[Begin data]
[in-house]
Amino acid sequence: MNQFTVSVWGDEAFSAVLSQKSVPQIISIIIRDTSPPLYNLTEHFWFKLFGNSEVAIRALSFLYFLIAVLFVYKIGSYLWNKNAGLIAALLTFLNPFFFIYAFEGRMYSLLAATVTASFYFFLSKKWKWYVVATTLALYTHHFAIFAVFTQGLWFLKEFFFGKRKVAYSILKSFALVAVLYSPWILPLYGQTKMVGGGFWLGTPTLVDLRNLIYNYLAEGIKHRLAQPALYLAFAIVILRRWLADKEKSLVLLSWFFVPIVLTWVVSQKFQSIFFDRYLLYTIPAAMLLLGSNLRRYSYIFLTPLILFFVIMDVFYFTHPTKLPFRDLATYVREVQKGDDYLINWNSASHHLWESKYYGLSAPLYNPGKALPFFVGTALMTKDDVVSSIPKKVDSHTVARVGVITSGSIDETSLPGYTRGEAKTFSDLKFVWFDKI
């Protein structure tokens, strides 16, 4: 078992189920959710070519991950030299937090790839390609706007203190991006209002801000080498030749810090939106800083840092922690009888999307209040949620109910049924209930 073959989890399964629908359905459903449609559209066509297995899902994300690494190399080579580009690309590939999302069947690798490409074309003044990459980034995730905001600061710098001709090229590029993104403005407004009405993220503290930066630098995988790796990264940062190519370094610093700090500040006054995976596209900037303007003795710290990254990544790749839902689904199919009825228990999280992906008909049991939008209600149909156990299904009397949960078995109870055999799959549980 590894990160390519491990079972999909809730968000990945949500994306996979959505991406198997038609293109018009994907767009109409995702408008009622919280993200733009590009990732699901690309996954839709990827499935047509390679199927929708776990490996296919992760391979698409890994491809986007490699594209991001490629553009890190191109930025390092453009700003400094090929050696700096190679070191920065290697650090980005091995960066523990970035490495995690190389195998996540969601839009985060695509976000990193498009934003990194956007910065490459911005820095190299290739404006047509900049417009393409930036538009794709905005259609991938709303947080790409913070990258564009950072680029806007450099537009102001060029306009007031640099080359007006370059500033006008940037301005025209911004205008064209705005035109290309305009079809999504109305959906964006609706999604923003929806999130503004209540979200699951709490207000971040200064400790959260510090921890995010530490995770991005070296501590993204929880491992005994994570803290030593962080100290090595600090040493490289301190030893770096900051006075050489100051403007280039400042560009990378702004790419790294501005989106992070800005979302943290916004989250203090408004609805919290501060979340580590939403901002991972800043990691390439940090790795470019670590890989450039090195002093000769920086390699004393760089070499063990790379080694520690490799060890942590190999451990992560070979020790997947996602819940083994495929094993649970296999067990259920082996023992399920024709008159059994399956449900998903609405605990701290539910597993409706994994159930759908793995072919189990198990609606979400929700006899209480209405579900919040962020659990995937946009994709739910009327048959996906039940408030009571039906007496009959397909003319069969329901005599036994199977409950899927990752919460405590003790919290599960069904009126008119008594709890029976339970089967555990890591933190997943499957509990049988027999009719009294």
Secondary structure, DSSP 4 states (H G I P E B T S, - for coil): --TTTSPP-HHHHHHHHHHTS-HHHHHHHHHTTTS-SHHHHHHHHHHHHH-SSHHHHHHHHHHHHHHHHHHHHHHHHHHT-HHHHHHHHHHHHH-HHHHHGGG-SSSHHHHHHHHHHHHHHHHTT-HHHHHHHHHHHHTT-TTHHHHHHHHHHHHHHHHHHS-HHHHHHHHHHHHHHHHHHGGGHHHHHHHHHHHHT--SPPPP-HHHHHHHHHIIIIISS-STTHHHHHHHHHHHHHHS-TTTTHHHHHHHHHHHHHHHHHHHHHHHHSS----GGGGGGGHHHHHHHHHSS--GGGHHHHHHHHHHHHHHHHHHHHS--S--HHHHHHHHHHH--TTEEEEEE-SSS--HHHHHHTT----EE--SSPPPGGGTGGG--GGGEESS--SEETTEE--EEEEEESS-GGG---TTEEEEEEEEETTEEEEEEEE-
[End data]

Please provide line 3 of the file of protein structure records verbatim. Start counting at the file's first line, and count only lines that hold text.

């Protein structure tokens, strides 16, 4: 078992189920959710070519991950030299937090790839390609706007203190991006209002801000080498030749810090939106800083840092922690009888999307209040949620109910049924209930 073959989890399964629908359905459903449609559209066509297995899902994300690494190399080579580009690309590939999302069947690798490409074309003044990459980034995730905001600061710098001709090229590029993104403005407004009405993220503290930066630098995988790796990264940062190519370094610093700090500040006054995976596209900037303007003795710290990254990544790749839902689904199919009825228990999280992906008909049991939008209600149909156990299904009397949960078995109870055999799959549980 590894990160390519491990079972999909809730968000990945949500994306996979959505991406198997038609293109018009994907767009109409995702408008009622919280993200733009590009990732699901690309996954839709990827499935047509390679199927929708776990490996296919992760391979698409890994491809986007490699594209991001490629553009890190191109930025390092453009700003400094090929050696700096190679070191920065290697650090980005091995960066523990970035490495995690190389195998996540969601839009985060695509976000990193498009934003990194956007910065490459911005820095190299290739404006047509900049417009393409930036538009794709905005259609991938709303947080790409913070990258564009950072680029806007450099537009102001060029306009007031640099080359007006370059500033006008940037301005025209911004205008064209705005035109290309305009079809999504109305959906964006609706999604923003929806999130503004209540979200699951709490207000971040200064400790959260510090921890995010530490995770991005070296501590993204929880491992005994994570803290030593962080100290090595600090040493490289301190030893770096900051006075050489100051403007280039400042560009990378702004790419790294501005989106992070800005979302943290916004989250203090408004609805919290501060979340580590939403901002991972800043990691390439940090790795470019670590890989450039090195002093000769920086390699004393760089070499063990790379080694520690490799060890942590190999451990992560070979020790997947996602819940083994495929094993649970296999067990259920082996023992399920024709008159059994399956449900998903609405605990701290539910597993409706994994159930759908793995072919189990198990609606979400929700006899209480209405579900919040962020659990995937946009994709739910009327048959996906039940408030009571039906007496009959397909003319069969329901005599036994199977409950899927990752919460405590003790919290599960069904009126008119008594709890029976339970089967555990890591933190997943499957509990049988027999009719009294």